How Agile Testing Improves the Quality & Reduces the Cost of a Software Project

Posted in Technology4 weeks ago • Written by MAKNo Comments

The traditional procedure for software development involves a series of stages from start to finish: requirements analysis, planning and design, development, testing, deployment, and maintenance. This approach is typically called the waterfall model, largely because like a waterfall, the progress of development flows in one direction. However, this approach has often been criticized as largely ineffective in software development, including in projects handled by an offshore development team, because it does not allow for adjustments in development when changes in requirements arise.

A more flexible model called the agile methodology arose to address this problem. Essentially, this model or framework for software development advocates the use of several development cycles called sprints where small working increments of the product are to be developed and deployed. This allows for agile projects to easily accommodate changes in requirements and allows project members to adjust their planning strategies accordingly. Additionally, it enables the early delivery of working software.

Agile Testin

The agile methodology includes a testing framework that adheres to this flexible and adaptable software development framework. Whereas in the waterfall method, testing is done at the very end of the project after all development items have been completed, agile testing requires that testing is done for each sprint and that testing is performed by all the developers in an agile team. For this reason, agile testing requires the members of a project to be cross-functional.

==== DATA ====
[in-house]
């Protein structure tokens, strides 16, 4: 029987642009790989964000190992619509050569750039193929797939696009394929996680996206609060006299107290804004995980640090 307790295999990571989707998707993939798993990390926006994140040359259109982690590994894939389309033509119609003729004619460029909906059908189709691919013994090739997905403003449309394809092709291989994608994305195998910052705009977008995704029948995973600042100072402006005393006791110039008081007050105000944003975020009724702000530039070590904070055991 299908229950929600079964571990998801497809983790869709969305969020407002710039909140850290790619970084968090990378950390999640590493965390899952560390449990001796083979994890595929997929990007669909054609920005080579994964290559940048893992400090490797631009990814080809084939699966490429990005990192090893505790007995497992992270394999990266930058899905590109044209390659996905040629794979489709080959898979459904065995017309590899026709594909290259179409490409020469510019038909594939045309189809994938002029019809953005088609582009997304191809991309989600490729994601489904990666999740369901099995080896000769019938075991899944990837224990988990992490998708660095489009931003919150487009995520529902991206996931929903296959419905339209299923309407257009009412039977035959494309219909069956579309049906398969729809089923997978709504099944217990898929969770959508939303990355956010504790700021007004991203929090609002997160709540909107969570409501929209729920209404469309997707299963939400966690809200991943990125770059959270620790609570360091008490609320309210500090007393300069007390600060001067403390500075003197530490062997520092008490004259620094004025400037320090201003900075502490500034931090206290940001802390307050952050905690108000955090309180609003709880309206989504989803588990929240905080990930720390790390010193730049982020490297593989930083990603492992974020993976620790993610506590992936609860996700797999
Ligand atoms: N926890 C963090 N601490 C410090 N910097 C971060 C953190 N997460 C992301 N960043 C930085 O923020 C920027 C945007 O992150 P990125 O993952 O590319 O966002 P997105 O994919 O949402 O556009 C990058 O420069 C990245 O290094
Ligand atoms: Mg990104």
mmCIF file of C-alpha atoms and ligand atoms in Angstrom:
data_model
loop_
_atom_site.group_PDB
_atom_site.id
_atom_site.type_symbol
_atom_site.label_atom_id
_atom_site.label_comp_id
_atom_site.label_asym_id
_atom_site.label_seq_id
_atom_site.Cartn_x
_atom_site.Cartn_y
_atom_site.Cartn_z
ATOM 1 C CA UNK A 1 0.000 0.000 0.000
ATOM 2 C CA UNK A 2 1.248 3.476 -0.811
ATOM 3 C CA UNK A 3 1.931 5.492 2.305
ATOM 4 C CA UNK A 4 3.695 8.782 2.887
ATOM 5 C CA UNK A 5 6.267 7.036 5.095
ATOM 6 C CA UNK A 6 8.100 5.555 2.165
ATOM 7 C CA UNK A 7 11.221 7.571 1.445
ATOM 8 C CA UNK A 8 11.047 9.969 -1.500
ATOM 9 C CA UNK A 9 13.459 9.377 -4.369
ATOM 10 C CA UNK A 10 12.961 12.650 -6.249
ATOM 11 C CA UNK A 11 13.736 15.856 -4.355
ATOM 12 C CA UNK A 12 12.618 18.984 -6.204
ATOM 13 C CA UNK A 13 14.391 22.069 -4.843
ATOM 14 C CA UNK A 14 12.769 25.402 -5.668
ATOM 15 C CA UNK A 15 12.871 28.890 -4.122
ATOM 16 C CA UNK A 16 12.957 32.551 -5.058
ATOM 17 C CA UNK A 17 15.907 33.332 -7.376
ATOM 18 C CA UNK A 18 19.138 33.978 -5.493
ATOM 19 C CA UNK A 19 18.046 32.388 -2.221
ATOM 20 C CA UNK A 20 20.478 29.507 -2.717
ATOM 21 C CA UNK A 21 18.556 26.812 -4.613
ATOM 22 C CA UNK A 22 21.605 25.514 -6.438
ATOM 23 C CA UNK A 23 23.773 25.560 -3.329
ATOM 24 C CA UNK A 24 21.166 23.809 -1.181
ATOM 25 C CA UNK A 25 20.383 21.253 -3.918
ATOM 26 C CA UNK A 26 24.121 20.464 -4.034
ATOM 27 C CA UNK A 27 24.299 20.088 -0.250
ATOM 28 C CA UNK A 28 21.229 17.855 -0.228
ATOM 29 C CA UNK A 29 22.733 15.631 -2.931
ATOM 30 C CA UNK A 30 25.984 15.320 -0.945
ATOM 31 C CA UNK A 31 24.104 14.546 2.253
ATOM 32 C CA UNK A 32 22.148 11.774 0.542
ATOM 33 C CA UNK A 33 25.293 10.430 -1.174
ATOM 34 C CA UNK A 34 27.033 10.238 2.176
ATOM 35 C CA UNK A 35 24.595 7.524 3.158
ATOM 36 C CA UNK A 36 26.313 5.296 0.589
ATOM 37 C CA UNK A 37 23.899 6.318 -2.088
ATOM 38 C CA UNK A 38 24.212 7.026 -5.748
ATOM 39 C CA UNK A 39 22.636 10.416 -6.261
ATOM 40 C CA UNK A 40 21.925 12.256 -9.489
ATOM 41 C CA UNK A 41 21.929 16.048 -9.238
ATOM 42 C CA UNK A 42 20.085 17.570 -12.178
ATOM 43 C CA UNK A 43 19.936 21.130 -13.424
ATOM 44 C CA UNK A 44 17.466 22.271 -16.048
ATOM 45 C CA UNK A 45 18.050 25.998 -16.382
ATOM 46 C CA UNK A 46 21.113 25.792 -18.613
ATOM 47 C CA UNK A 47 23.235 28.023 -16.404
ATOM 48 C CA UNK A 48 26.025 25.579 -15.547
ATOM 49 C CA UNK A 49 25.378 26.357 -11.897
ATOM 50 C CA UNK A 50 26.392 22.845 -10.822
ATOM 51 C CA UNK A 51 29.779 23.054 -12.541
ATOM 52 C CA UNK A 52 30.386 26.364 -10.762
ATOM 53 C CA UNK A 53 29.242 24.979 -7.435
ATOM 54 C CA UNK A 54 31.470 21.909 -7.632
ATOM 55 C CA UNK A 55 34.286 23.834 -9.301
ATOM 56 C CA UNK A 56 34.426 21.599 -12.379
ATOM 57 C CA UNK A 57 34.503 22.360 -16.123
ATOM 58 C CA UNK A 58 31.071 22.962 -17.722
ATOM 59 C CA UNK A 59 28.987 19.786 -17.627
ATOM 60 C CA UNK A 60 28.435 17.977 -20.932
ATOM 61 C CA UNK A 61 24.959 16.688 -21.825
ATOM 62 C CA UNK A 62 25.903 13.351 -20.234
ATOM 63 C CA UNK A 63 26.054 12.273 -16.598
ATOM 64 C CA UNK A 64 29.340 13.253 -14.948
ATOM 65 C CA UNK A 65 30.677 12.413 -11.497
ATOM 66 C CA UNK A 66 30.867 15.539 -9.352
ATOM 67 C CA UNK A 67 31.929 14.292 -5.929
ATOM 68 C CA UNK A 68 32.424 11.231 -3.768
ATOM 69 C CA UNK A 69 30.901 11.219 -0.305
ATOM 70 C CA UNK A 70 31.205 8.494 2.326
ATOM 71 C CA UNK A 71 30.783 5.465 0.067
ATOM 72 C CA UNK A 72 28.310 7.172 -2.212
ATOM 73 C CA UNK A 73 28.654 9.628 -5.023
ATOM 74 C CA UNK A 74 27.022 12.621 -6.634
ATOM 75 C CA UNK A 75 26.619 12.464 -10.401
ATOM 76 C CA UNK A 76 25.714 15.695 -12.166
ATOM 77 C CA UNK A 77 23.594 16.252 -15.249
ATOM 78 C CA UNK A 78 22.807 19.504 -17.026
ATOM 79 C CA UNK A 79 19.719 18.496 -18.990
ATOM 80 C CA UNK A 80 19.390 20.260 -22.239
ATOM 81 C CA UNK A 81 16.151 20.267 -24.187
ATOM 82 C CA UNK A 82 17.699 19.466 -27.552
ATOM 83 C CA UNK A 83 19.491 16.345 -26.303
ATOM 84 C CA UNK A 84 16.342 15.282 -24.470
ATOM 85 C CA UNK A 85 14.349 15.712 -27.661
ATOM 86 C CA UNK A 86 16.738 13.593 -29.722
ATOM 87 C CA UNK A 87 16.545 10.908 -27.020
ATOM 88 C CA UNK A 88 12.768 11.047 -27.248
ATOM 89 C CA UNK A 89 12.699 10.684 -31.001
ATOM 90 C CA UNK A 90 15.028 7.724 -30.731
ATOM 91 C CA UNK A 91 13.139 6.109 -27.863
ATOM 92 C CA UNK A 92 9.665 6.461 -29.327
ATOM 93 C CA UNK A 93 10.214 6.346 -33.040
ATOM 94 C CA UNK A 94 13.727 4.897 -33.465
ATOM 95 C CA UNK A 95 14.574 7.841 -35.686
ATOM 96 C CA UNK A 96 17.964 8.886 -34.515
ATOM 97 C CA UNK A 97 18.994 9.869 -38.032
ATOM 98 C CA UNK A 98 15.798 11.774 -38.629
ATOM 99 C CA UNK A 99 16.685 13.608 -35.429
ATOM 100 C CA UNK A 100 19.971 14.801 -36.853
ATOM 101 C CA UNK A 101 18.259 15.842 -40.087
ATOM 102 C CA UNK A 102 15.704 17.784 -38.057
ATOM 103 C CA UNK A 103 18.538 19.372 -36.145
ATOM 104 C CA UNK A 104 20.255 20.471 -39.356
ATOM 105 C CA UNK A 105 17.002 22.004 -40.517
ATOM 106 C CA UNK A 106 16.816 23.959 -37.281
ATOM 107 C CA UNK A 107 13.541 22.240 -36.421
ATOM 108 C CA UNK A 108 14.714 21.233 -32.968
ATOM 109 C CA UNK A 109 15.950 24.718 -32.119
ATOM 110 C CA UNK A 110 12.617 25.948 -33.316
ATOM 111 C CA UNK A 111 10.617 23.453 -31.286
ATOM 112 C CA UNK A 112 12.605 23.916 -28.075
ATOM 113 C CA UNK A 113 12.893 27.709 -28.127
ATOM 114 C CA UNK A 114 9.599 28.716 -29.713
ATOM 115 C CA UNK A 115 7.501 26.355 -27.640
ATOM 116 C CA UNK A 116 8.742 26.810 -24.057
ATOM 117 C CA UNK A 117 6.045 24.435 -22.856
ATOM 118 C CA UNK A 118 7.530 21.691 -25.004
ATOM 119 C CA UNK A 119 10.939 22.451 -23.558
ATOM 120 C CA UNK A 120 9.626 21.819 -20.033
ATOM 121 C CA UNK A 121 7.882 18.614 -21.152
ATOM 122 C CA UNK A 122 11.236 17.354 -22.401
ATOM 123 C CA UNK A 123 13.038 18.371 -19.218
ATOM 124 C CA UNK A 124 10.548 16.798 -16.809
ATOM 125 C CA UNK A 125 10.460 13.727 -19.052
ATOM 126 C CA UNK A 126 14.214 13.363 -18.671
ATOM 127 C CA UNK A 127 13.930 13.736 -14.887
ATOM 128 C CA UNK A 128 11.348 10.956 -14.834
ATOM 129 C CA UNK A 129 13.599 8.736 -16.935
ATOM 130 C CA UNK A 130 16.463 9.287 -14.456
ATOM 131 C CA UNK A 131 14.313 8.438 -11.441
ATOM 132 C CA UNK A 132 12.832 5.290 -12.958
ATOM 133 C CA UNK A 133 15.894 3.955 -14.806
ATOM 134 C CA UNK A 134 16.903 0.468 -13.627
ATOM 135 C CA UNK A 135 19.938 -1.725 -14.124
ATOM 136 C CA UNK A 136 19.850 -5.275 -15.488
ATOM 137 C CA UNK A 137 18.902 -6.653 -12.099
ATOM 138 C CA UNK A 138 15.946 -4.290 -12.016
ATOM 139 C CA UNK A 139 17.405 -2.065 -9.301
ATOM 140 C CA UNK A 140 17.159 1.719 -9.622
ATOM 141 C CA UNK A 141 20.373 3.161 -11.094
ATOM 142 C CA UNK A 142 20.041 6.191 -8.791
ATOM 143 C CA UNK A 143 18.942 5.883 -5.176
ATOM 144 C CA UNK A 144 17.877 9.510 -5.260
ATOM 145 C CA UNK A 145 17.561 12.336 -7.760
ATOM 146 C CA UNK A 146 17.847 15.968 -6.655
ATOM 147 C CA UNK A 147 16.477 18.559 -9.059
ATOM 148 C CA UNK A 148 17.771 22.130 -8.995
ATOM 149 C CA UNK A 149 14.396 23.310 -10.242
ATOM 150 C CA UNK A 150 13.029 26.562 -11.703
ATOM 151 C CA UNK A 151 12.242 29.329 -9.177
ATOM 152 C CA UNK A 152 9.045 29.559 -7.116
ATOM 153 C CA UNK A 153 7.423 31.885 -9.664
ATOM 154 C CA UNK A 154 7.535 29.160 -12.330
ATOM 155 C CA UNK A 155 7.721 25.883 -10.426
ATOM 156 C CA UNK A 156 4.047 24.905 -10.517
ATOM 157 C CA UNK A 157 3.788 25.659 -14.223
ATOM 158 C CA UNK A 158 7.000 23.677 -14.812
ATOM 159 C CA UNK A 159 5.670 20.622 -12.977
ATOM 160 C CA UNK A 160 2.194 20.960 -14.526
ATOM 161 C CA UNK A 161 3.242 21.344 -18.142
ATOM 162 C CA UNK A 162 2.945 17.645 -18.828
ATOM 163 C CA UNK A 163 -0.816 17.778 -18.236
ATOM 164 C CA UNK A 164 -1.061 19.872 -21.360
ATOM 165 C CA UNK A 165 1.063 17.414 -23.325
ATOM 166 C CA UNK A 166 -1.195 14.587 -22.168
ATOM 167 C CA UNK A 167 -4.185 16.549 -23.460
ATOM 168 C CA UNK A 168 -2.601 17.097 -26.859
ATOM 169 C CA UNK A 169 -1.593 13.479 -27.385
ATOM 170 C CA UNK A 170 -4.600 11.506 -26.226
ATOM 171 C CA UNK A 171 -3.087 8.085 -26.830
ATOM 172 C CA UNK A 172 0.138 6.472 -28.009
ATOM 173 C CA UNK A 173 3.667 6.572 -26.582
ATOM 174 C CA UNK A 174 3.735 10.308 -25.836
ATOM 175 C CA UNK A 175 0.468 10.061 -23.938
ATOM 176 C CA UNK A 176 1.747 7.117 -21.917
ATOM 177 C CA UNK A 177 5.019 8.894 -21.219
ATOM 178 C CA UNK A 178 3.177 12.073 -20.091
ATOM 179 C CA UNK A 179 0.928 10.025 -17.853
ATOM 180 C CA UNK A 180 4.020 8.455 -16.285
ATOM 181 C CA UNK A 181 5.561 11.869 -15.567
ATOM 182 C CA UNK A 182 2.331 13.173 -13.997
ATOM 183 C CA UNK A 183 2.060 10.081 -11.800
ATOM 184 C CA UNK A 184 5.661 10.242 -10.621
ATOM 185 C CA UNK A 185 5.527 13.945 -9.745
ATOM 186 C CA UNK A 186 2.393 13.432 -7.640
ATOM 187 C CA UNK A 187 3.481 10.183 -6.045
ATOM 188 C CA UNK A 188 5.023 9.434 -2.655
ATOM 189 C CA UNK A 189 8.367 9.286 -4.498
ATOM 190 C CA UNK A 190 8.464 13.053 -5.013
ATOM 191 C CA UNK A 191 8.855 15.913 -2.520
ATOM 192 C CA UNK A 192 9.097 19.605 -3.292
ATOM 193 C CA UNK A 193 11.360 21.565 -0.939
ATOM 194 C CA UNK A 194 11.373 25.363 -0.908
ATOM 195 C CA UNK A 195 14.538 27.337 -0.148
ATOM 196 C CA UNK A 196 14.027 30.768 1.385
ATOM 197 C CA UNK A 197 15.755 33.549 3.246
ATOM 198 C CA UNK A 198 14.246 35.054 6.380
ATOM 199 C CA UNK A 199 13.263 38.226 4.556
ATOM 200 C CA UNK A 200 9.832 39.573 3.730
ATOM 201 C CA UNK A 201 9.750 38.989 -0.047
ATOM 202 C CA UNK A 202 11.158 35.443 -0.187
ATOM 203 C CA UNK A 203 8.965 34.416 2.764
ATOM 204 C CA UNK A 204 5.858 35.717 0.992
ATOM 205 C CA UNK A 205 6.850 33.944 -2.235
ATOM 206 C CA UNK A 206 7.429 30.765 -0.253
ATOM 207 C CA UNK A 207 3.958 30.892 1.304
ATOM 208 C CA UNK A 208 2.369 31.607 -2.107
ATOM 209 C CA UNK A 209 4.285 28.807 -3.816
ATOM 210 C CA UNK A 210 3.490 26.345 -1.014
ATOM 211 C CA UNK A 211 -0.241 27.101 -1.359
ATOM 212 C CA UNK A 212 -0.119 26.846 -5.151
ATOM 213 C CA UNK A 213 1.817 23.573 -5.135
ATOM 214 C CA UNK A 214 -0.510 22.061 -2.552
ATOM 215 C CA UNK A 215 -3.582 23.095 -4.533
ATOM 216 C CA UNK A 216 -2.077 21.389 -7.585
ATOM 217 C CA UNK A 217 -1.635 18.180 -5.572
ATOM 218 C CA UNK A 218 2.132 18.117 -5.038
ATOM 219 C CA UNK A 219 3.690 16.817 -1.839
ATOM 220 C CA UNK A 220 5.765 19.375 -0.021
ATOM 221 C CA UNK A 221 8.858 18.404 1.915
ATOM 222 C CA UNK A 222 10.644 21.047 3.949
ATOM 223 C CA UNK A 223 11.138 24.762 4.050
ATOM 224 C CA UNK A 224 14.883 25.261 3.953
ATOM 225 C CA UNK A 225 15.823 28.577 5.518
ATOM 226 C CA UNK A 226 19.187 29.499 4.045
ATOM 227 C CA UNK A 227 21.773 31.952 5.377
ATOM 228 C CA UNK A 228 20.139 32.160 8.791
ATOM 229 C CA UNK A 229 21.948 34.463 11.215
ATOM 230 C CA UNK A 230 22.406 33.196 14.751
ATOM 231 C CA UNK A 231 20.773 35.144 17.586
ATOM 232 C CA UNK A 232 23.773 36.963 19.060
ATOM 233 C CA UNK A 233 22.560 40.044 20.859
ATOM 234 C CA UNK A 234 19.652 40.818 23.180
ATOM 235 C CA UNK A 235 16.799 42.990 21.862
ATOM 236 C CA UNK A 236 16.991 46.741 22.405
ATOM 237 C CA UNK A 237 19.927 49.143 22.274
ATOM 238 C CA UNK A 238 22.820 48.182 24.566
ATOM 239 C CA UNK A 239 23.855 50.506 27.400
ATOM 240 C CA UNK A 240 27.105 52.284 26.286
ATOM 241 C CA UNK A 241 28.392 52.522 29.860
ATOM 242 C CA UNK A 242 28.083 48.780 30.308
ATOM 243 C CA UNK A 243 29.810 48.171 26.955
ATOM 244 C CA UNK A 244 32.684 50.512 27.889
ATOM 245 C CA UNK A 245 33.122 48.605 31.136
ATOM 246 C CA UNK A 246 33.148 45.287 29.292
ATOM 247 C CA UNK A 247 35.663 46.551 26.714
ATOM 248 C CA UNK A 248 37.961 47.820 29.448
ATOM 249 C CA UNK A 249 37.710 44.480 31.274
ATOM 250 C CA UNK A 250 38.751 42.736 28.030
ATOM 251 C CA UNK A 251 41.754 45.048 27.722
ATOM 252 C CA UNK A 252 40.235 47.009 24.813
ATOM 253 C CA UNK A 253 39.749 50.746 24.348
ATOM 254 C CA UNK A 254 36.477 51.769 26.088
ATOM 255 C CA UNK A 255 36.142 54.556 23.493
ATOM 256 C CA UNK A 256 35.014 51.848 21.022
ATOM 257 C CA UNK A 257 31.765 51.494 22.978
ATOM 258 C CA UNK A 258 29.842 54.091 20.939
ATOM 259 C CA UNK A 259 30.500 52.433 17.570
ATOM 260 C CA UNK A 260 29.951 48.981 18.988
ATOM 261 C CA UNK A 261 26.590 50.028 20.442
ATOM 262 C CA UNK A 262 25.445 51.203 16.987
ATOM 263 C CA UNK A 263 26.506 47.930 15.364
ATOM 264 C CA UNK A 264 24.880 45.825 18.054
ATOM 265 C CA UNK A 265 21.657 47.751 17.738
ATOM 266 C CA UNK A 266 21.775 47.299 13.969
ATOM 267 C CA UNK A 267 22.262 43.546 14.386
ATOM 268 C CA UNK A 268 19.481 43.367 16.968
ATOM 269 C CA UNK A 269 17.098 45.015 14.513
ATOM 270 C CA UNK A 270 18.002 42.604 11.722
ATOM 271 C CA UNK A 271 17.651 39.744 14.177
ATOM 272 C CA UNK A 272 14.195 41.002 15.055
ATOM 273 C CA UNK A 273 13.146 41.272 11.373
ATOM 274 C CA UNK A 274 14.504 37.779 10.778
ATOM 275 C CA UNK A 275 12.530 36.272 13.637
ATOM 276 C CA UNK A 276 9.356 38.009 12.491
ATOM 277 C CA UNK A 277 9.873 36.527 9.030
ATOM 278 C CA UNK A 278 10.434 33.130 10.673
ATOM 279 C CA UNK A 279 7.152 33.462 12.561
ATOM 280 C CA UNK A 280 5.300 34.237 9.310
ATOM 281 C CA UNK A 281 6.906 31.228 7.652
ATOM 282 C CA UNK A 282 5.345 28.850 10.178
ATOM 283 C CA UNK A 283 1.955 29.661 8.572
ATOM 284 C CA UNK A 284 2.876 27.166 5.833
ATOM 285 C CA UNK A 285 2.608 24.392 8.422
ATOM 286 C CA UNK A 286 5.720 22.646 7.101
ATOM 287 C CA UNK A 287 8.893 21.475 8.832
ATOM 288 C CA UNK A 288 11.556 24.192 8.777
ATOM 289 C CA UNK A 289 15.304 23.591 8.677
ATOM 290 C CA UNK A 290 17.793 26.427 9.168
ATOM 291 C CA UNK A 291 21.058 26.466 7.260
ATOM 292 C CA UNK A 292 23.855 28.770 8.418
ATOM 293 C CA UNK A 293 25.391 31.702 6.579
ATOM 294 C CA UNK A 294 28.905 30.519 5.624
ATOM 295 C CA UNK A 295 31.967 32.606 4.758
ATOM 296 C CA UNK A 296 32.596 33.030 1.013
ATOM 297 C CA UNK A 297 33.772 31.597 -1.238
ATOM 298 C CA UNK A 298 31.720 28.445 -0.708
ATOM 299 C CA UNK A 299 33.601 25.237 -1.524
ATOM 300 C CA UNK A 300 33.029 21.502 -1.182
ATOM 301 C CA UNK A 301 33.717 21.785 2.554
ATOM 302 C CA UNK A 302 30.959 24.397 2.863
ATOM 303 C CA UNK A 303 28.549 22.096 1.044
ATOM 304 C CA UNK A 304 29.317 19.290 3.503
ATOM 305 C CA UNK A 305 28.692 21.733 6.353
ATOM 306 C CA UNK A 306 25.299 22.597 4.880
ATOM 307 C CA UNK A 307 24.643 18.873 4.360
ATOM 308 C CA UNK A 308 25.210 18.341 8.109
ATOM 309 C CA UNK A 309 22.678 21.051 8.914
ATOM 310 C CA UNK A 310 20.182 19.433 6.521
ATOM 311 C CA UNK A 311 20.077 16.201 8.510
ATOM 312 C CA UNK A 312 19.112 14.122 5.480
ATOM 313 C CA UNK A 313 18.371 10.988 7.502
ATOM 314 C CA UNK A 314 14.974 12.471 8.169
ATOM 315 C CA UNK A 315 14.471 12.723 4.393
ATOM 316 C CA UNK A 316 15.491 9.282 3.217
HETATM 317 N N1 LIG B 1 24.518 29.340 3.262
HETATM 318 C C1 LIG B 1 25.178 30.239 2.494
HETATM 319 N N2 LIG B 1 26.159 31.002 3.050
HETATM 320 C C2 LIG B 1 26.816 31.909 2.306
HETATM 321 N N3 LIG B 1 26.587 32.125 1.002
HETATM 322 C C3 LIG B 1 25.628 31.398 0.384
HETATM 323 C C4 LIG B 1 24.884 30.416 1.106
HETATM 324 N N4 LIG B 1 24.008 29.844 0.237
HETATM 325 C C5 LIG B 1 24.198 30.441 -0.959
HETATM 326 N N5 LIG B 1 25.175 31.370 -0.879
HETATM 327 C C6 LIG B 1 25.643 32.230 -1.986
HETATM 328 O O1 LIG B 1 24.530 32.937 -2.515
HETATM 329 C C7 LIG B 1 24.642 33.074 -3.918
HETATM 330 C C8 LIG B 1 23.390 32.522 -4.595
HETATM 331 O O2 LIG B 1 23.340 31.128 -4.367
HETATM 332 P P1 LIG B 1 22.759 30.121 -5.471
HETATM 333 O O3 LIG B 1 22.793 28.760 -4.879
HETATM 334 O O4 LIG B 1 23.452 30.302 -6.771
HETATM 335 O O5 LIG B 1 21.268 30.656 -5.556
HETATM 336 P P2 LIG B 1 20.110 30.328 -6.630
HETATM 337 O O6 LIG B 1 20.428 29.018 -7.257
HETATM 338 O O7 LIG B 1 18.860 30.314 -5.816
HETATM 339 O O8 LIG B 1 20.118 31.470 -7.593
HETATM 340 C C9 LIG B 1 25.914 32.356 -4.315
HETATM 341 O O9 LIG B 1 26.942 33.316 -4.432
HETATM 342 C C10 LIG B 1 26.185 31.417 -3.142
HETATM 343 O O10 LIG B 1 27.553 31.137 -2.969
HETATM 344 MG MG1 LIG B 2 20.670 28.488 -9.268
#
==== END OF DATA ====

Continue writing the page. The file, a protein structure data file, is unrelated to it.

In this article, we take a closer look at agile testing and see the benefits that it brings to a software development project.

Agile Methodology

The idea of incremental and iterative software development dates back to as early as the 1960s with adaptive software development and evolutionary project management. However, it was only in 2001 that a strict and standard set of guidelines for agile development was published. The details of agile development were conceptualized by a group of software developers including Jeff Sutherland and Ken Schwaber and were published in a document entitled the Manifesto for Agile Software Development.

The Agile Manifesto contains a number of principles that must be followed during an agile software development project, including the following:

  • Changes in requirements must be accommodated.
  • There should be an early and continuous delivery of working increments of the software.
  • There should be a close and constant coordination between the developers and the stakeholders.
  • Teams should be self-organizing and should not be micromanaged in order for them to create the best possible design and architecture for each sprint.

Agile Testing

Agile testing is a software testing framework designed to work in harmony with agile software development methodologies. Instead of testing being a separate phase from actual coding and development, testing in the agile methodology is integrated into the coding process. After each functional unit has been developed, full testing is performed on the said unit, and development for it will not stop until it has fully passed the test criteria.